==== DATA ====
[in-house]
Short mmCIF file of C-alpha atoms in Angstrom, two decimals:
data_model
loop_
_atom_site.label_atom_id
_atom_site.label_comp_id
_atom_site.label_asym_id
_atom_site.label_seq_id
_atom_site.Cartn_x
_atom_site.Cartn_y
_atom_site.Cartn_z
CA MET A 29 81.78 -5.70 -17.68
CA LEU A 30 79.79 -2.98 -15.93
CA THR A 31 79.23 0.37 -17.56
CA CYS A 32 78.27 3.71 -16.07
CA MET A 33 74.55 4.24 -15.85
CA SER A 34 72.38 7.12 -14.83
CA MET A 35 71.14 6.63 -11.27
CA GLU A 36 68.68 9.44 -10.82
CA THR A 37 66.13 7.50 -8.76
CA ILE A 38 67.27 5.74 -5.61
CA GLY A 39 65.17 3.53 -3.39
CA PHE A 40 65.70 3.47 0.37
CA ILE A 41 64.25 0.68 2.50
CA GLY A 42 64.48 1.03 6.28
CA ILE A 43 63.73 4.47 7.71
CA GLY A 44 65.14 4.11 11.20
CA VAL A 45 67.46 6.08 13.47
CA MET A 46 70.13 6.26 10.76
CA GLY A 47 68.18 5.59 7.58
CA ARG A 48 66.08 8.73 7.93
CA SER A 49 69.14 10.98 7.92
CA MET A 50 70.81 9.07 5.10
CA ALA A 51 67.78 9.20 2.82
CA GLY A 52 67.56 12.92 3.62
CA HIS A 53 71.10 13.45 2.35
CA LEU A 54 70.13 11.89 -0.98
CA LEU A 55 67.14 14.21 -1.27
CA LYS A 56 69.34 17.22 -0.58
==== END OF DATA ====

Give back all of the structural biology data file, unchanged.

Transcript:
[in-house]
Short mmCIF file of C-alpha atoms in Angstrom, two decimals:
data_model
loop_
_atom_site.label_atom_id
_atom_site.label_comp_id
_atom_site.label_asym_id
_atom_site.label_seq_id
_atom_site.Cartn_x
_atom_site.Cartn_y
_atom_site.Cartn_z
CA MET A 29 81.78 -5.70 -17.68
CA LEU A 30 79.79 -2.98 -15.93
CA THR A 31 79.23 0.37 -17.56
CA CYS A 32 78.27 3.71 -16.07
CA MET A 33 74.55 4.24 -15.85
CA SER A 34 72.38 7.12 -14.83
CA MET A 35 71.14 6.63 -11.27
CA GLU A 36 68.68 9.44 -10.82
CA THR A 37 66.13 7.50 -8.76
CA ILE A 38 67.27 5.74 -5.61
CA GLY A 39 65.17 3.53 -3.39
CA PHE A 40 65.70 3.47 0.37
CA ILE A 41 64.25 0.68 2.50
CA GLY A 42 64.48 1.03 6.28
CA ILE A 43 63.73 4.47 7.71
CA GLY A 44 65.14 4.11 11.20
CA VAL A 45 67.46 6.08 13.47
CA MET A 46 70.13 6.26 10.76
CA GLY A 47 68.18 5.59 7.58
CA ARG A 48 66.08 8.73 7.93
CA SER A 49 69.14 10.98 7.92
CA MET A 50 70.81 9.07 5.10
CA ALA A 51 67.78 9.20 2.82
CA GLY A 52 67.56 12.92 3.62
CA HIS A 53 71.10 13.45 2.35
CA LEU A 54 70.13 11.89 -0.98
CA LEU A 55 67.14 14.21 -1.27
CA LYS A 56 69.34 17.22 -0.58